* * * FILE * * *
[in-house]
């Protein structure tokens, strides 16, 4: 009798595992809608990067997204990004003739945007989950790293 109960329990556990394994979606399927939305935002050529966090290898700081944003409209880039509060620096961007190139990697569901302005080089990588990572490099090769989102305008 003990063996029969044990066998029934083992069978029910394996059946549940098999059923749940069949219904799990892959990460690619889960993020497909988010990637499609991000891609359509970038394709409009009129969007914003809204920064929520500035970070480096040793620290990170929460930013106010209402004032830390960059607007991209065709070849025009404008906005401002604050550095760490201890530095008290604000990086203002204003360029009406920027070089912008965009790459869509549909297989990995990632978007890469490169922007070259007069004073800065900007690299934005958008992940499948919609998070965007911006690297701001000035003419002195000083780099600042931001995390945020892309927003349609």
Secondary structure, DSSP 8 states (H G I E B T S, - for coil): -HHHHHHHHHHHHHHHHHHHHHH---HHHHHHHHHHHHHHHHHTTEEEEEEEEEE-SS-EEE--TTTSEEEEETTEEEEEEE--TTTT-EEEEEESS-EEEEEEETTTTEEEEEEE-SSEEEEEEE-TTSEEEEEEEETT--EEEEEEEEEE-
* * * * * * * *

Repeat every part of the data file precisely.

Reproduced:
[in-house]
């Protein structure tokens, strides 16, 4: 009798595992809608990067997204990004003739945007989950790293 109960329990556990394994979606399927939305935002050529966090290898700081944003409209880039509060620096961007190139990697569901302005080089990588990572490099090769989102305008 003990063996029969044990066998029934083992069978029910394996059946549940098999059923749940069949219904799990892959990460690619889960993020497909988010990637499609991000891609359509970038394709409009009129969007914003809204920064929520500035970070480096040793620290990170929460930013106010209402004032830390960059607007991209065709070849025009404008906005401002604050550095760490201890530095008290604000990086203002204003360029009406920027070089912008965009790459869509549909297989990995990632978007890469490169922007070259007069004073800065900007690299934005958008992940499948919609998070965007911006690297701001000035003419002195000083780099600042931001995390945020892309927003349609």
Secondary structure, DSSP 8 states (H G I E B T S, - for coil): -HHHHHHHHHHHHHHHHHHHHHH---HHHHHHHHHHHHHHHHHTTEEEEEEEEEE-SS-EEE--TTTSEEEEETTEEEEEEE--TTTT-EEEEEESS-EEEEEEETTTTEEEEEEE-SSEEEEEEE-TTSEEEEEEEETT--EEEEEEEEEE-